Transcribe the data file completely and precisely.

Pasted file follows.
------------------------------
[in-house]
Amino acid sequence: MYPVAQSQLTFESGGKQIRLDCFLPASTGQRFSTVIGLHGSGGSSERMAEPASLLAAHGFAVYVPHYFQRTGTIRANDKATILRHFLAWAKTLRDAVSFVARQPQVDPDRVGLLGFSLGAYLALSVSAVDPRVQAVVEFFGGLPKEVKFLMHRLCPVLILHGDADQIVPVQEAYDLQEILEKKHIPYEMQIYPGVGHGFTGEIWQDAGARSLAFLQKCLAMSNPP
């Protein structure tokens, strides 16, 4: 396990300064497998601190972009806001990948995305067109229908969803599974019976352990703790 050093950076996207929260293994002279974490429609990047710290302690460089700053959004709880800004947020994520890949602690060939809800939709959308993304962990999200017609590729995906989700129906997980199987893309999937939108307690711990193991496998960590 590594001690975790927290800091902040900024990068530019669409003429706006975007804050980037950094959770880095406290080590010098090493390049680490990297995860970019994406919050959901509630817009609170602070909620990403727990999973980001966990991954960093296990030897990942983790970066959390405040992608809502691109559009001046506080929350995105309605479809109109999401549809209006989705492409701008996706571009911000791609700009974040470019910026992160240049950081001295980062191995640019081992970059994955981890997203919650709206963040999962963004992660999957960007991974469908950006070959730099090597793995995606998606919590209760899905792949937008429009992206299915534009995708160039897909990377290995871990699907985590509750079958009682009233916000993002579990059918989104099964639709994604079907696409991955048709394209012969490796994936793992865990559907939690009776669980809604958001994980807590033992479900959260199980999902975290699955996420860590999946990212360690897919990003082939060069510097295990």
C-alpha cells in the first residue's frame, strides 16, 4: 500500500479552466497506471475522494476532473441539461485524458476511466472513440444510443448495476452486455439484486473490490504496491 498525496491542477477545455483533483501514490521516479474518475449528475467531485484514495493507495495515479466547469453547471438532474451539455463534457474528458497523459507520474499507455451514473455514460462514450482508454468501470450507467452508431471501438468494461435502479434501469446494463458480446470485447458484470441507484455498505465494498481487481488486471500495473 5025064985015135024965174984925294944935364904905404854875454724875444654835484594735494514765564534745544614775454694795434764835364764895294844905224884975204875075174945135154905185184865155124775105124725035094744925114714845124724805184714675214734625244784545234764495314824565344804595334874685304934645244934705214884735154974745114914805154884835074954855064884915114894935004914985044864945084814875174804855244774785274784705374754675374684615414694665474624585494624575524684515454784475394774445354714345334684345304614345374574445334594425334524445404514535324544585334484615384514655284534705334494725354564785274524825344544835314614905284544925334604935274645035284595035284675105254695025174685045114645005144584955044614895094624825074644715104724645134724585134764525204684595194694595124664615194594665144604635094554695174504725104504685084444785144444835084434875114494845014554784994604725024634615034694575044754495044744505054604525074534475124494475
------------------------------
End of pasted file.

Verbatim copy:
[in-house]
Amino acid sequence: MYPVAQSQLTFESGGKQIRLDCFLPASTGQRFSTVIGLHGSGGSSERMAEPASLLAAHGFAVYVPHYFQRTGTIRANDKATILRHFLAWAKTLRDAVSFVARQPQVDPDRVGLLGFSLGAYLALSVSAVDPRVQAVVEFFGGLPKEVKFLMHRLCPVLILHGDADQIVPVQEAYDLQEILEKKHIPYEMQIYPGVGHGFTGEIWQDAGARSLAFLQKCLAMSNPP
């Protein structure tokens, strides 16, 4: 396990300064497998601190972009806001990948995305067109229908969803599974019976352990703790 050093950076996207929260293994002279974490429609990047710290302690460089700053959004709880800004947020994520890949602690060939809800939709959308993304962990999200017609590729995906989700129906997980199987893309999937939108307690711990193991496998960590 590594001690975790927290800091902040900024990068530019669409003429706006975007804050980037950094959770880095406290080590010098090493390049680490990297995860970019994406919050959901509630817009609170602070909620990403727990999973980001966990991954960093296990030897990942983790970066959390405040992608809502691109559009001046506080929350995105309605479809109109999401549809209006989705492409701008996706571009911000791609700009974040470019910026992160240049950081001295980062191995640019081992970059994955981890997203919650709206963040999962963004992660999957960007991974469908950006070959730099090597793995995606998606919590209760899905792949937008429009992206299915534009995708160039897909990377290995871990699907985590509750079958009682009233916000993002579990059918989104099964639709994604079907696409991955048709394209012969490796994936793992865990559907939690009776669980809604958001994980807590033992479900959260199980999902975290699955996420860590999946990212360690897919990003082939060069510097295990």
C-alpha cells in the first residue's frame, strides 16, 4: 500500500479552466497506471475522494476532473441539461485524458476511466472513440444510443448495476452486455439484486473490490504496491 498525496491542477477545455483533483501514490521516479474518475449528475467531485484514495493507495495515479466547469453547471438532474451539455463534457474528458497523459507520474499507455451514473455514460462514450482508454468501470450507467452508431471501438468494461435502479434501469446494463458480446470485447458484470441507484455498505465494498481487481488486471500495473 5025064985015135024965174984925294944935364904905404854875454724875444654835484594735494514765564534745544614775454694795434764835364764895294844905224884975204875075174945135154905185184865155124775105124725035094744925114714845124724805184714675214734625244784545234764495314824565344804595334874685304934645244934705214884735154974745114914805154884835074954855064884915114894935004914985044864945084814875174804855244774785274784705374754675374684615414694665474624585494624575524684515454784475394774445354714345334684345304614345374574445334594425334524445404514535324544585334484615384514655284534705334494725354564785274524825344544835314614905284544925334604935274645035284595035284675105254695025174685045114645005144584955044614895094624825074644715104724645134724585134764525204684595194694595124664615194594665144604635094554695174504725104504685084444785144444835084434875114494845014554784994604725024634615034694575044754495044744505054604525074534475124494475